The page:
Critically ill adults should be regularly assessed for delirium using a valid tool and predictive models [55,56] that include delirium risk factors at the time of ICU admission and during the first 24 hours thereafter. These tools have been validated and can be used to predict delirium in critically ill adults. Table 2 presents a summary of the questions and recommendations (and the strength of evidence for each) for delirium prevention and management included in the 2018 PADIS guidelines [57].

Recommendations and strength levels of evidence for delirium prevention and management [57]

Nonpharmacologic Prevention and Treatment

Most ICUs employ nonpharmacologic methods to reduce or prevent delirium. Regularly allaying anxiety and orienting patients, reducing environmental noise and the use of alarms, establishing light use consistent with day–night circadian cycles, and encouraging early mobility are some examples of strategies. A before-and-after study found that the use of a delirium monitoring/management and early exercise/mobility bundle (i.e., awakening and breathing coordination, delirium monitoring/management, and early exercise/mobility [ABCDE]) was significantly associated with reduced delirium in patients [58]. A revised and expanded ABCDEF bundle that included a different focus on “A” (assessment and treatment of pain) and the addition of “F” (family engagement) was evaluated using a large, multicenter, before-and-after cohort study. In this study, delirium was also assessed using the CAM-ICU. The adjusted analysis revealed that improvements in bundle compliance were significantly associated with reduced mortality rates and more ICU days without coma or delirium [59].

Disruption of the sleep–wake cycle in the ICU is another risk factor for delirium. When possible, maintaining an optimal sleep–wake cycle using either nonpharmacologic or pharmacologic means may help to prevent delirium [60].

Pharmacologic Prevention and Treatment

There is no evidence available to date that the routine use of antipsychotic therapy for the treatment of delirium is efficacious [61-64]. The Haloperidol Effectiveness in ICU Delirium trial found no benefit of treatment with haloperidol. However, such may be considered in the treatment of acute agitation (hyperactive delirium) [61]. Use of all antipsychotic agents should be discontinued immediately following the resolution of the patient’s distress symptoms. The committee suggests not using haloperidol, an atypical antipsychotic; dexmedetomidine, a β-hydroxy β-methylglutaryl-coenzyme A reductase inhibitor (i.e., statin); or ketamine to prevent delirium in critically ill adults, although this is a conditional recommendation with a very low to low quality of evidence. The committee also recommends avoiding routinely employing the above pharmacologic agents (conditional recommendation, low quality of evidence) and using dexmedetomidine for the treatment of delirium in mechanically ventilated adults who have agitation that precludes weaning/extubation (conditional recommendation, low quality of evidence). Recommendations for delirium treatment strategies suggest that the application of dexmedetomidine may be a better treatment strategy than one that is based on benzodiazepine administration. A single-cohort randomized trial evaluated dexmedetomidine’s role as a treatment for agitation precluding ventilator liberation [65].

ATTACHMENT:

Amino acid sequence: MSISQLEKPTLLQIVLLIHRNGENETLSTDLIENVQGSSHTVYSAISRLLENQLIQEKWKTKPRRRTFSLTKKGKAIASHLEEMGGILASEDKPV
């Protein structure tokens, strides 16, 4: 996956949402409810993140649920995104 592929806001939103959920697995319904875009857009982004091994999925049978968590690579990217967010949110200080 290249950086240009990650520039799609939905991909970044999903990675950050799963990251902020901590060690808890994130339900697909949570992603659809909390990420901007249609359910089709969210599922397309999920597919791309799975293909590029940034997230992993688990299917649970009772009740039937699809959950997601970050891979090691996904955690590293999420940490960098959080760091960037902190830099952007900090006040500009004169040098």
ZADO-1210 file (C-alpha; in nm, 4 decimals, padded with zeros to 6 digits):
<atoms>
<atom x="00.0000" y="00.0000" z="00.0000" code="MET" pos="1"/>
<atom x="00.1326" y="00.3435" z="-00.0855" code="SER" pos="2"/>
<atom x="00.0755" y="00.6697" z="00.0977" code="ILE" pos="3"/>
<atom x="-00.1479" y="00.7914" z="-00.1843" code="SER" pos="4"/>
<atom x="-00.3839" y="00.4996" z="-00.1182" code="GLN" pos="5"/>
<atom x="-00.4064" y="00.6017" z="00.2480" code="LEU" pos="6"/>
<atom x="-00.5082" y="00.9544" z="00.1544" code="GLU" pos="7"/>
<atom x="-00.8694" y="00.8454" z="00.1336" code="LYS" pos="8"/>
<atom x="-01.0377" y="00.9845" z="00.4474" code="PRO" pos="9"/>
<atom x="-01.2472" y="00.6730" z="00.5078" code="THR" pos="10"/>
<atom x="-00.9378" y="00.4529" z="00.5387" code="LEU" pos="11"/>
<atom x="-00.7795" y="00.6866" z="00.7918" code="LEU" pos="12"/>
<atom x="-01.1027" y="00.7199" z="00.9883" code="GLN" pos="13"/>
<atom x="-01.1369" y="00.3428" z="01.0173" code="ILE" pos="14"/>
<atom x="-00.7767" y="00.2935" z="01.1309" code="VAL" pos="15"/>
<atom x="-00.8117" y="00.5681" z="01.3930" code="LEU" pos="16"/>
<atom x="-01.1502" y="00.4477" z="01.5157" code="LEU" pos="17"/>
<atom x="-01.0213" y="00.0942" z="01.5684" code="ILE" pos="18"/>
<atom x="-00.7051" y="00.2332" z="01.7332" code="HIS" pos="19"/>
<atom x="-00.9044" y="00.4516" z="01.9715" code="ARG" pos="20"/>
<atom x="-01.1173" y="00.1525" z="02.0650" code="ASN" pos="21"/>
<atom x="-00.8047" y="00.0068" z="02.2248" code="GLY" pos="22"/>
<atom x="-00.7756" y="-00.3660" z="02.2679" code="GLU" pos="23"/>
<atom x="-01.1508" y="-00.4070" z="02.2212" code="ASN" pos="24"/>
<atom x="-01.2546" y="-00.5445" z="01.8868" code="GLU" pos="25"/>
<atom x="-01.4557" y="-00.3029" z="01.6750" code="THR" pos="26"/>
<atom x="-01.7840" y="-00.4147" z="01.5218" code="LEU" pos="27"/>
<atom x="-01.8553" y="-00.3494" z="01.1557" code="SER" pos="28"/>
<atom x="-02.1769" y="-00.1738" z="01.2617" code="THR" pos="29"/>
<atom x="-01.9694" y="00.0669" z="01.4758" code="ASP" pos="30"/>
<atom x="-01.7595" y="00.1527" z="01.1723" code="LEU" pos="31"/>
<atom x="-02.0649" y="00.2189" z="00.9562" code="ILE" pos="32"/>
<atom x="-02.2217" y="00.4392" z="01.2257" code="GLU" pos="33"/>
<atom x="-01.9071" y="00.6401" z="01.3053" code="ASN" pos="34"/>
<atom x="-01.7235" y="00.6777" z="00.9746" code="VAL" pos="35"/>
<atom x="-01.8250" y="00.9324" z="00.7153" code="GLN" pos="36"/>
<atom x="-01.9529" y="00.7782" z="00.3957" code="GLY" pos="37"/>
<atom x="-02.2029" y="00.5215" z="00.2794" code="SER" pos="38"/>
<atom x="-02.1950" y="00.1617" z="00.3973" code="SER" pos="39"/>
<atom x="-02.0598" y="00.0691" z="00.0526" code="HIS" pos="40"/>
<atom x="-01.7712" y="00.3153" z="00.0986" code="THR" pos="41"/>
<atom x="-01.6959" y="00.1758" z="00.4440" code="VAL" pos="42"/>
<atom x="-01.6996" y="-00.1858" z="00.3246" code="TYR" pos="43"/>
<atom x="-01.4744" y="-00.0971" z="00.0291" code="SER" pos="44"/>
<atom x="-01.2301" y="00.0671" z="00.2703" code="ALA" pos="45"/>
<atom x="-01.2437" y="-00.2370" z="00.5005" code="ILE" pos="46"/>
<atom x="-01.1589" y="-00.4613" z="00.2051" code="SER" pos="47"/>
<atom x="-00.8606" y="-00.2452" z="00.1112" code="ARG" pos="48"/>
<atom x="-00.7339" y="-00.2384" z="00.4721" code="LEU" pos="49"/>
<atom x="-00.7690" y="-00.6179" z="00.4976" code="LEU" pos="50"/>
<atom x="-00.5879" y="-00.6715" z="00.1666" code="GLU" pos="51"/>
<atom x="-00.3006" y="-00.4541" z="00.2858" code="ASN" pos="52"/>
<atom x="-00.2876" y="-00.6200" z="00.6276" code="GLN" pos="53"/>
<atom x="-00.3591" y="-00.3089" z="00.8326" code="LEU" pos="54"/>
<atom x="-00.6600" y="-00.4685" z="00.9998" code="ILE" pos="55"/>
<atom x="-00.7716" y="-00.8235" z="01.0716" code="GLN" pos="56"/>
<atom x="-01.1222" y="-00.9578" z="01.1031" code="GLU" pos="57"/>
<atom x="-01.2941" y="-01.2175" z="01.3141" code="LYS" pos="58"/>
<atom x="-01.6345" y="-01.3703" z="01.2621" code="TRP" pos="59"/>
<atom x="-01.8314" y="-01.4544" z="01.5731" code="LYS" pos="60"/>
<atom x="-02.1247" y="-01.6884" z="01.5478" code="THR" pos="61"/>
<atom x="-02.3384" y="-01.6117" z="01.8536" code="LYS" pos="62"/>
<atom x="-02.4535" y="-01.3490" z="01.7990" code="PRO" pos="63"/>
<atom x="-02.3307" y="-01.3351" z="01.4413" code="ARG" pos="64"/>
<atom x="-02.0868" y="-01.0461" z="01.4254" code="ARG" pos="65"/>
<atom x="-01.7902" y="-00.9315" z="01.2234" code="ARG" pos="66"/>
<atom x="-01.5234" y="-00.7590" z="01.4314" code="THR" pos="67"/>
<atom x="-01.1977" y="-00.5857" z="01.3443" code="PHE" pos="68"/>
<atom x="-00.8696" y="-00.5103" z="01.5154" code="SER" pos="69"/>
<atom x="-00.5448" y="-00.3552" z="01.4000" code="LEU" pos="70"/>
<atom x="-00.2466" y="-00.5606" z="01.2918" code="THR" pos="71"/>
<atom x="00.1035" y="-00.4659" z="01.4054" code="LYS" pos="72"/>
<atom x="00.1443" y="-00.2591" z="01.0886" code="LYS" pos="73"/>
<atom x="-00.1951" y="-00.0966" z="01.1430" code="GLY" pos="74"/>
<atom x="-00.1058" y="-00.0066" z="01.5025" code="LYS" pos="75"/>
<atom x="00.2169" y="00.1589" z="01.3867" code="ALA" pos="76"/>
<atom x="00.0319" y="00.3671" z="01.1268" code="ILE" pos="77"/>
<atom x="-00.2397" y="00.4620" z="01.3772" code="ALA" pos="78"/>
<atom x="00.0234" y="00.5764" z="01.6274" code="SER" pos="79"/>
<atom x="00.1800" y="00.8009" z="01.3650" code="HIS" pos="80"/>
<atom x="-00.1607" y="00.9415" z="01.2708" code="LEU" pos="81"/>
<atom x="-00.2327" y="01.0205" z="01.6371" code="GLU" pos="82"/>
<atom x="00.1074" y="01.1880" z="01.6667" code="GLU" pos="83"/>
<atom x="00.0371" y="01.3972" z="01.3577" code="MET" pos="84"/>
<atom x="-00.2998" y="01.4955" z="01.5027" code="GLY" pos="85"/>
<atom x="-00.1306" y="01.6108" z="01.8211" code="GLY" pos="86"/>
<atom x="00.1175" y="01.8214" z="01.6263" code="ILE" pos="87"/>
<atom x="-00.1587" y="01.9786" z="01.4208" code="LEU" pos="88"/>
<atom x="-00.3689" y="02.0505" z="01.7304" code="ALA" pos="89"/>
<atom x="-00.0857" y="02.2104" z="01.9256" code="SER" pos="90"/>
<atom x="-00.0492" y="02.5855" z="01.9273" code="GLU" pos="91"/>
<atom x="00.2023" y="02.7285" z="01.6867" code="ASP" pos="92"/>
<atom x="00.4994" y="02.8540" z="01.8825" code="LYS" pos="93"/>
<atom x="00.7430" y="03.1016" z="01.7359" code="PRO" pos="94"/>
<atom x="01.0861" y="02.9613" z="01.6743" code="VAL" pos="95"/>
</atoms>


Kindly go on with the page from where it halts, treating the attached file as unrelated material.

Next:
Dexmedetomidine is a highly selective, centrally acting alpha-2-agonist with anxiolytic, sedative, and some analgesic effects. It has no deleterious effects on respiratory drive. An initial loading dose is typically not performed, but can be administered if necessary [66]. The initial loading dose may cause transient hypotension or hypertension, depending upon whether vasodilation from the activation of central alpha 2a receptors or vasoconstriction from the activation of peripheral alpha 2b receptors predominates. The usual dexmedetomidine maintenance dose is 0.2 to 0.7 μg/kg/hr, with dosage increases suggested to happen as needed not more frequently than every 30 minutes. There are no specific guidelines for modifying the dose for elderly patients or patients who have renal or hepatic impairment. It is prudent to start at the low end of the dosage range and titrate slowly in accordance with the patient’s response. The variability in patient response to dexmedetomidine may be due to as-yet-unidentified patient characteristics, pharmacokinetics, and genetic polymorphisms [67].

The results of another study indicated that prophylactic nighttime administration of dexmedetomidine results in a rate of ICU delirium prevention of 80% (compared with 20% using a placebo) during ICU admittance [68]. This randomized trial found that fewer of the patients who receive dexmedetomidine require a fentanyl infusion during their ICU stay (76% vs. 94%, respectively; P=0.02). Results obtained using the Leeds Sleep Evaluation Questionnaire indicated that sleep quality was no different between the dexmedetomidine and placebo groups. The lower proportion of patients requiring a fentanyl infusion during the ICU stay in the intervention group may be related to a dexmedetomidine-associated analgesic effect; the rates of fentanyl infusion at the time of randomization were frequent and similar between the two groups. These potential coanalgesic and opioid-sparing effects merit further study given the increasing concerns about opioid consumption during hospitalization.